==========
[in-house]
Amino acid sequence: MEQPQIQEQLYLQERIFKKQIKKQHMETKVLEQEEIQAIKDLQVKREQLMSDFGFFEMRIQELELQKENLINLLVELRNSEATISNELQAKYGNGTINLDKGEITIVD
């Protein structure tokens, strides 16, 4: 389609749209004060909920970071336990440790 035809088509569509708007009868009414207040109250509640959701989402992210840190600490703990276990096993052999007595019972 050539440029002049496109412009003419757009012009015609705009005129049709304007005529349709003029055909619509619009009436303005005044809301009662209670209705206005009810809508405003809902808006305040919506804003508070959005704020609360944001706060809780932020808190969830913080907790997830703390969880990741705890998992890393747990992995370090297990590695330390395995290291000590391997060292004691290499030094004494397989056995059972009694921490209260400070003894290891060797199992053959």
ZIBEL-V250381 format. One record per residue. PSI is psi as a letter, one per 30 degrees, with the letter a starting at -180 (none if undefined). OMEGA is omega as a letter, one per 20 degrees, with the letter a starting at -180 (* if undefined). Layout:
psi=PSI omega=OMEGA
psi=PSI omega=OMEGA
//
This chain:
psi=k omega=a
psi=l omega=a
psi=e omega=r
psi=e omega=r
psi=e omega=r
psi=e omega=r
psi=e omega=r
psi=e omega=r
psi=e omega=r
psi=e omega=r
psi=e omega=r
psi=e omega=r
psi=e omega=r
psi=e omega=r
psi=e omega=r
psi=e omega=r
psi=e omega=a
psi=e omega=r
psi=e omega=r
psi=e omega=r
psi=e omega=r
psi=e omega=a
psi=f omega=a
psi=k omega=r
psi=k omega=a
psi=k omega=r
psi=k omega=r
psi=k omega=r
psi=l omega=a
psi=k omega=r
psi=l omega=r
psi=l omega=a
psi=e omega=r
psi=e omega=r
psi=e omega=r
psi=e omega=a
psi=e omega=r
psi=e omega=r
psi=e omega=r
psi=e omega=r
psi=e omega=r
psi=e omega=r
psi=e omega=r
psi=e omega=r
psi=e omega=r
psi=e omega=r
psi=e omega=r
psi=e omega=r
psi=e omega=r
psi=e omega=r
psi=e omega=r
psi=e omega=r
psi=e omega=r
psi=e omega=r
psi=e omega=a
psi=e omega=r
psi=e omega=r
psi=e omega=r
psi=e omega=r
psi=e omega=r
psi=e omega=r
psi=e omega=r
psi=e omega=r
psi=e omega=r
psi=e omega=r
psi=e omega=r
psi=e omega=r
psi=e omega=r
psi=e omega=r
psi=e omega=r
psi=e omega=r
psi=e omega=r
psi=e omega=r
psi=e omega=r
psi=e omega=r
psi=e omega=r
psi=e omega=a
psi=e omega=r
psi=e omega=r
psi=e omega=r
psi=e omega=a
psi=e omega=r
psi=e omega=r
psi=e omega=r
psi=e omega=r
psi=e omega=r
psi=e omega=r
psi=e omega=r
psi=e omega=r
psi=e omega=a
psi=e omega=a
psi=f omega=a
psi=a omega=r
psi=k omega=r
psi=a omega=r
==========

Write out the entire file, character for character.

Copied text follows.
[in-house]
Amino acid sequence: MEQPQIQEQLYLQERIFKKQIKKQHMETKVLEQEEIQAIKDLQVKREQLMSDFGFFEMRIQELELQKENLINLLVELRNSEATISNELQAKYGNGTINLDKGEITIVD
């Protein structure tokens, strides 16, 4: 389609749209004060909920970071336990440790 035809088509569509708007009868009414207040109250509640959701989402992210840190600490703990276990096993052999007595019972 050539440029002049496109412009003419757009012009015609705009005129049709304007005529349709003029055909619509619009009436303005005044809301009662209670209705206005009810809508405003809902808006305040919506804003508070959005704020609360944001706060809780932020808190969830913080907790997830703390969880990741705890998992890393747990992995370090297990590695330390395995290291000590391997060292004691290499030094004494397989056995059972009694921490209260400070003894290891060797199992053959």
ZIBEL-V250381 format. One record per residue. PSI is psi as a letter, one per 30 degrees, with the letter a starting at -180 (none if undefined). OMEGA is omega as a letter, one per 20 degrees, with the letter a starting at -180 (* if undefined). Layout:
psi=PSI omega=OMEGA
psi=PSI omega=OMEGA
//
This chain:
psi=k omega=a
psi=l omega=a
psi=e omega=r
psi=e omega=r
psi=e omega=r
psi=e omega=r
psi=e omega=r
psi=e omega=r
psi=e omega=r
psi=e omega=r
psi=e omega=r
psi=e omega=r
psi=e omega=r
psi=e omega=r
psi=e omega=r
psi=e omega=r
psi=e omega=a
psi=e omega=r
psi=e omega=r
psi=e omega=r
psi=e omega=r
psi=e omega=a
psi=f omega=a
psi=k omega=r
psi=k omega=a
psi=k omega=r
psi=k omega=r
psi=k omega=r
psi=l omega=a
psi=k omega=r
psi=l omega=r
psi=l omega=a
psi=e omega=r
psi=e omega=r
psi=e omega=r
psi=e omega=a
psi=e omega=r
psi=e omega=r
psi=e omega=r
psi=e omega=r
psi=e omega=r
psi=e omega=r
psi=e omega=r
psi=e omega=r
psi=e omega=r
psi=e omega=r
psi=e omega=r
psi=e omega=r
psi=e omega=r
psi=e omega=r
psi=e omega=r
psi=e omega=r
psi=e omega=r
psi=e omega=r
psi=e omega=a
psi=e omega=r
psi=e omega=r
psi=e omega=r
psi=e omega=r
psi=e omega=r
psi=e omega=r
psi=e omega=r
psi=e omega=r
psi=e omega=r
psi=e omega=r
psi=e omega=r
psi=e omega=r
psi=e omega=r
psi=e omega=r
psi=e omega=r
psi=e omega=r
psi=e omega=r
psi=e omega=r
psi=e omega=r
psi=e omega=r
psi=e omega=r
psi=e omega=a
psi=e omega=r
psi=e omega=r
psi=e omega=r
psi=e omega=a
psi=e omega=r
psi=e omega=r
psi=e omega=r
psi=e omega=r
psi=e omega=r
psi=e omega=r
psi=e omega=r
psi=e omega=r
psi=e omega=a
psi=e omega=a
psi=f omega=a
psi=a omega=r
psi=k omega=r
psi=a omega=r